May 17 — It’s celebration time in Japan. The Imperial Household Agency confirmed this week that Crown Princess Masako is pregnant with her first child, news reports said.
The news of the princess’ pregnancy appears to have stimulated hopes for a change in attitudes in traditional Japanese society.
On the one hand, Japanese think-tanks have started pressing for a change in the law that will make it possible for an empress to ascend the throne, in case Masako gives birth to a girl, The Times of India newspaper reported.
And, on the other, shares in baby product companies received a boost based on the hope that Japanese women – whose reluctance to have children has dipped the birth rate – would be encouraged by Masako’s example, the AFP news agency said.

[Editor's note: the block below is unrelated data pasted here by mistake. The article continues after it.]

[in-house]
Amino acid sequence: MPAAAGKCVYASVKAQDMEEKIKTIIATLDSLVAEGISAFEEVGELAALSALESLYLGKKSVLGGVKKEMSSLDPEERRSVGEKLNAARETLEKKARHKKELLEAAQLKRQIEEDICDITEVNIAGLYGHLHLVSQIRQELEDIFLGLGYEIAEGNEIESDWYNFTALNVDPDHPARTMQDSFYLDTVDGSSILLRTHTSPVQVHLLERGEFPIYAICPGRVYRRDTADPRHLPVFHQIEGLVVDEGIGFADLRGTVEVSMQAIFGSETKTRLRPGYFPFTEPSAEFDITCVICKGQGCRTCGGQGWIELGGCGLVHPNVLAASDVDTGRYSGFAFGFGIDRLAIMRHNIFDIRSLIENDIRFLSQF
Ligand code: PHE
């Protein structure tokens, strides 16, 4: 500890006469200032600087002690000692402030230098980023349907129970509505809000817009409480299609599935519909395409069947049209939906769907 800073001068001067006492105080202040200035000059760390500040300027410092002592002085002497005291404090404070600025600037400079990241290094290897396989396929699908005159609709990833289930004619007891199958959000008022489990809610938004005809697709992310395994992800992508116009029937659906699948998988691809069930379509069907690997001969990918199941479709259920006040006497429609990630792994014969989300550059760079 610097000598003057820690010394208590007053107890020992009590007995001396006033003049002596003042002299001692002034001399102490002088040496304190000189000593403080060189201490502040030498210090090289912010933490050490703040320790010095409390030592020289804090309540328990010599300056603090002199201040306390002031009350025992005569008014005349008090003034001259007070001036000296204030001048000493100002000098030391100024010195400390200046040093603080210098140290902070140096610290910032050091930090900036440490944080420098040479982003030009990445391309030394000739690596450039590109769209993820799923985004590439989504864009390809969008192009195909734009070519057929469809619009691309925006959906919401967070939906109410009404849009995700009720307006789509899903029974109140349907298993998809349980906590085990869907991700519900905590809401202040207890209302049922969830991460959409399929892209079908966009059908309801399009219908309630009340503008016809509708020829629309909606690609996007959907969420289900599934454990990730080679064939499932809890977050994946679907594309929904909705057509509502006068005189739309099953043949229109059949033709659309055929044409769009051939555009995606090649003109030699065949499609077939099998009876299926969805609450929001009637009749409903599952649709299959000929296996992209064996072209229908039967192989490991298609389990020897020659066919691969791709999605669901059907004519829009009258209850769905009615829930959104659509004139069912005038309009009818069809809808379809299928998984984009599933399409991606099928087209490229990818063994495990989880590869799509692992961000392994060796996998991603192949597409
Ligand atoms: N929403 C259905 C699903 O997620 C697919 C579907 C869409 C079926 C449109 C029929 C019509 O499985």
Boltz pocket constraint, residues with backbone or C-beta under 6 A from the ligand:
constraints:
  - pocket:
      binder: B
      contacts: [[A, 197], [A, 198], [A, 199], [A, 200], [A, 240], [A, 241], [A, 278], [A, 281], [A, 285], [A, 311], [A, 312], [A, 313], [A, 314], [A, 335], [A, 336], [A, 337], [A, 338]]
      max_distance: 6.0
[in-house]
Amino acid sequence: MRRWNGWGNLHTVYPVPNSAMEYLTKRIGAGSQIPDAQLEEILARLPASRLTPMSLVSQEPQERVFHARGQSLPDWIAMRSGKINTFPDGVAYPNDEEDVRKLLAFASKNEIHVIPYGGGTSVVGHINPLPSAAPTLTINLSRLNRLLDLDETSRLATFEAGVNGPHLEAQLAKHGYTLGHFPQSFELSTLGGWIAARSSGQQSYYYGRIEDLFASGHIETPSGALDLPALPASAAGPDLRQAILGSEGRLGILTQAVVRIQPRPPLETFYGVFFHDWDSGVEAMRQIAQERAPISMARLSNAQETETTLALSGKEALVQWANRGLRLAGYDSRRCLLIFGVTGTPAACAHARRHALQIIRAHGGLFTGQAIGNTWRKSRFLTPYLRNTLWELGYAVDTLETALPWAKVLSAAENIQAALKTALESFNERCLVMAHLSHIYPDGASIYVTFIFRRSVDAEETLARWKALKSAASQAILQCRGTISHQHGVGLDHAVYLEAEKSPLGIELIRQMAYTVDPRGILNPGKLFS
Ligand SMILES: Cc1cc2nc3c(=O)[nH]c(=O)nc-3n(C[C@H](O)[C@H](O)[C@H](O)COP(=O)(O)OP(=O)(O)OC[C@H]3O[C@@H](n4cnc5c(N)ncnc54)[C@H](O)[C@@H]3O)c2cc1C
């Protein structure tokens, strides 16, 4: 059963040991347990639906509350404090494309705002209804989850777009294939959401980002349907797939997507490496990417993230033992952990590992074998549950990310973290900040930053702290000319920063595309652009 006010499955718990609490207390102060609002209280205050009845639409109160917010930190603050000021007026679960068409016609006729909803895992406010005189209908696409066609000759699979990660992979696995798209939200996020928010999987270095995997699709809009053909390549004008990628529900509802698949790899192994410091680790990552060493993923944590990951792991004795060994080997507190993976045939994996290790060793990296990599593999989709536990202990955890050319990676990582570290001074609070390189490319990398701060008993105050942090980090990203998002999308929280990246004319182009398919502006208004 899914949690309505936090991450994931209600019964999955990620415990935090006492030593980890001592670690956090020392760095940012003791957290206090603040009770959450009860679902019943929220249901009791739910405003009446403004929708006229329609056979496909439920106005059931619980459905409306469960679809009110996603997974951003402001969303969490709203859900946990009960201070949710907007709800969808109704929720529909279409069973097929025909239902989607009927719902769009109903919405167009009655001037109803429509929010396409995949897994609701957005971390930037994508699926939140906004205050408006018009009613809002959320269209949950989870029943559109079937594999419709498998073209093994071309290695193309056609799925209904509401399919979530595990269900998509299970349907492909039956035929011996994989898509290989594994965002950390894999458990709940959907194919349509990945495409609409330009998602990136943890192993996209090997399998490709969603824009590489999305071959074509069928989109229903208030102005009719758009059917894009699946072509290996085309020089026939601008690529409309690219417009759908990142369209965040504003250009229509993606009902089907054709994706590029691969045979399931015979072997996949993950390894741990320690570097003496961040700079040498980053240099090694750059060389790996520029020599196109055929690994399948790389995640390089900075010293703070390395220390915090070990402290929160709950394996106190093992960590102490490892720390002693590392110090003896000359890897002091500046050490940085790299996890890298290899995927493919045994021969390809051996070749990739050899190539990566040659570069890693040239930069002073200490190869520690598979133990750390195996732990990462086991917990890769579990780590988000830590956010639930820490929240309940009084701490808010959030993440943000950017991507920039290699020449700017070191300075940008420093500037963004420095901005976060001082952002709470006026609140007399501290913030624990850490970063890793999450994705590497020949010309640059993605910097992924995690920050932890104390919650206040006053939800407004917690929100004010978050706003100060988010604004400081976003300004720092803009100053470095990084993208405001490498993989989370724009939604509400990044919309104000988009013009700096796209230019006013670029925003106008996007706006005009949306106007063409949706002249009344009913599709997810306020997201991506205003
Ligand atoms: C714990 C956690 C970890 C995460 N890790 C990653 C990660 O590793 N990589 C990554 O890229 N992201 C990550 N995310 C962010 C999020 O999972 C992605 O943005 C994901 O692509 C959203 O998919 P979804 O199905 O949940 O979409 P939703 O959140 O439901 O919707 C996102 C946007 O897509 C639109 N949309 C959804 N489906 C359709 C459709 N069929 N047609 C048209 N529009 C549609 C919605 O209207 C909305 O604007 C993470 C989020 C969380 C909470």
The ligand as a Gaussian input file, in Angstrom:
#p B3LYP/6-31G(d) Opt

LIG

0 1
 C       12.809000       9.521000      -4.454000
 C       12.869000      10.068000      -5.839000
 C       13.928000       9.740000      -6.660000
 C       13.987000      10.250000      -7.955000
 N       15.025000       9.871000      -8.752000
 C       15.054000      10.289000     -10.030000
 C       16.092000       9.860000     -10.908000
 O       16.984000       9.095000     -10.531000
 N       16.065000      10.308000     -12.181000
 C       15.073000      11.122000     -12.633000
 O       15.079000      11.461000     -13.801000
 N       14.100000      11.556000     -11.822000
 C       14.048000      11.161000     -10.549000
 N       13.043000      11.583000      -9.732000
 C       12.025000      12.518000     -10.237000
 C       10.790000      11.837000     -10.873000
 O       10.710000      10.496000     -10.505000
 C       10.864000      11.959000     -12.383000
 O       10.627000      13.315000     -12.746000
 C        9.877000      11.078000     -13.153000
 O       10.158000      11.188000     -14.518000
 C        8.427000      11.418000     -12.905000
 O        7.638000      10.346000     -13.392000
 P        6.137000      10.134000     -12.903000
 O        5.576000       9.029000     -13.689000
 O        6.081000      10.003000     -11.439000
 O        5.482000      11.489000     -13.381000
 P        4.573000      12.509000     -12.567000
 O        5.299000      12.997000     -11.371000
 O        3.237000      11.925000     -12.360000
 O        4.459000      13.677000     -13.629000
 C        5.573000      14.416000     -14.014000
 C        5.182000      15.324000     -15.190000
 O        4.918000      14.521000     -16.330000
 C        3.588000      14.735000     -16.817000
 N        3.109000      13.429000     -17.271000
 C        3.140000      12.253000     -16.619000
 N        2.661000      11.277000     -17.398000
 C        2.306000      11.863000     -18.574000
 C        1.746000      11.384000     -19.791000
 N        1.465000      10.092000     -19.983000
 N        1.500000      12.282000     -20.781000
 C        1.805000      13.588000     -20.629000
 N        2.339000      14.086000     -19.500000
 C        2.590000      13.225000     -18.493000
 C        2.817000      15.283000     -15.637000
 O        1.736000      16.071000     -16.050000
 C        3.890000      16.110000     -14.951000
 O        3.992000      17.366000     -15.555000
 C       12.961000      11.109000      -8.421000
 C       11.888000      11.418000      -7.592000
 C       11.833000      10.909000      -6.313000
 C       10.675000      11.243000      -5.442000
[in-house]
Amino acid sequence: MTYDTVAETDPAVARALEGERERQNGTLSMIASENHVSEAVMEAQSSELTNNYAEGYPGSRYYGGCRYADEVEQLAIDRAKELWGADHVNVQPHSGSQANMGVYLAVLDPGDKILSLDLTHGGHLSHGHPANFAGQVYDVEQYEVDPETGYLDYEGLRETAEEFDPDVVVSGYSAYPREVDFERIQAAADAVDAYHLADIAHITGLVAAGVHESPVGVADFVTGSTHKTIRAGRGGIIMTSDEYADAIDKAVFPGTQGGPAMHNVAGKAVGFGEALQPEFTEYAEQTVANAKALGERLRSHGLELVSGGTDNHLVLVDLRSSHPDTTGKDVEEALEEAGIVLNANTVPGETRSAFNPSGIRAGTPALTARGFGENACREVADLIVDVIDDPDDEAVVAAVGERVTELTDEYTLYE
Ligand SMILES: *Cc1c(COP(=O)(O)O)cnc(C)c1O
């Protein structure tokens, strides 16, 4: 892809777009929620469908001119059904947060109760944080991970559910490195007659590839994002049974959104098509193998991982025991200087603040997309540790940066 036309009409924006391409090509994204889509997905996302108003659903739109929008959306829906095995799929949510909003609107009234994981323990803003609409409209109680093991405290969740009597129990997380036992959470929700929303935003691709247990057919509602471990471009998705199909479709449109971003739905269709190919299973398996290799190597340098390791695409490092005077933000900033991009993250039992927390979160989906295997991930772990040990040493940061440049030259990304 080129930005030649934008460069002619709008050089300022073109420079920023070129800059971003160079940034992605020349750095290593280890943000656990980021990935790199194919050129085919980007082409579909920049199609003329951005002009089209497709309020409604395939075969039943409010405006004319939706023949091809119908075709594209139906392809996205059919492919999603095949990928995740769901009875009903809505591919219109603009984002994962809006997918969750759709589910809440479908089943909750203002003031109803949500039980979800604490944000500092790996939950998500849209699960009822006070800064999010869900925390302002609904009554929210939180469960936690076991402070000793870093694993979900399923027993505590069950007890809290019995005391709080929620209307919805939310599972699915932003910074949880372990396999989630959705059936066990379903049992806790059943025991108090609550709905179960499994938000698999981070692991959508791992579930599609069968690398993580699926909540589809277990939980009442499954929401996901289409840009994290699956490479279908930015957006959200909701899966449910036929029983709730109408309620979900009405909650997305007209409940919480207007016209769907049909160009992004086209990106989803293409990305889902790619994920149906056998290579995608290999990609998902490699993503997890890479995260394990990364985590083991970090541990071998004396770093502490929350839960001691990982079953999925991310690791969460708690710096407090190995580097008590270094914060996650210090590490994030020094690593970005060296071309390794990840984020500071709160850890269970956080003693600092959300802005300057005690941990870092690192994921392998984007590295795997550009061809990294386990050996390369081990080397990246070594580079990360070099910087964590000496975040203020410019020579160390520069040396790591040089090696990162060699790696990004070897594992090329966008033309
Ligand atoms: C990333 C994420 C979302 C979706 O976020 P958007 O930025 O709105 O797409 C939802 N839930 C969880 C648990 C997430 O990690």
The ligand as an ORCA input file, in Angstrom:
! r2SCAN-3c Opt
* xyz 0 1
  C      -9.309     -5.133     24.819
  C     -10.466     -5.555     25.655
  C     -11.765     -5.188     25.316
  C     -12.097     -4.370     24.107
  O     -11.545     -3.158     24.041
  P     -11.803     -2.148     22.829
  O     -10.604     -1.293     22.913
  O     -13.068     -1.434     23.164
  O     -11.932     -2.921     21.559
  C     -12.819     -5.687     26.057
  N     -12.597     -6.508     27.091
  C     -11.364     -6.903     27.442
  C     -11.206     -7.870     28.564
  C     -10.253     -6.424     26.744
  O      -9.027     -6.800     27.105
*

A traditionally oppressive society towards women, the hi-tech nation is now witnessing a situation in which women either do not marry or do not produce children. As a result, the population growth rate of the country is nil.
In fact, Masako, who is now pregnant with her first child, is 37 years old.
And, it has been nearly 40 years since a male descendant was last born into the royal family. So the odds are that the baby will most probably be a girl, The Times of India report quoted experts as saying.
This fact has inspired the two largest circulation Japanese newspapers, the Yomiuri Shimbun and the Asahi Shimbun to publish convincing editorials on the need for a change in the Imperial Household Law whereby only males can become Emperors of Japan.
While Yomiuri’s editorial was headlined ‘The Imperial Family Should Modernise’, the Asahi argued that there is no reason why the country cannot have a female ruler. “The Constitution considers men and women as equals… Objection to an empress on the throne are no longer persuasive,” it said.
However, Japan being Japan, it will be happier if the baby turns out to be a boy, the report concluded.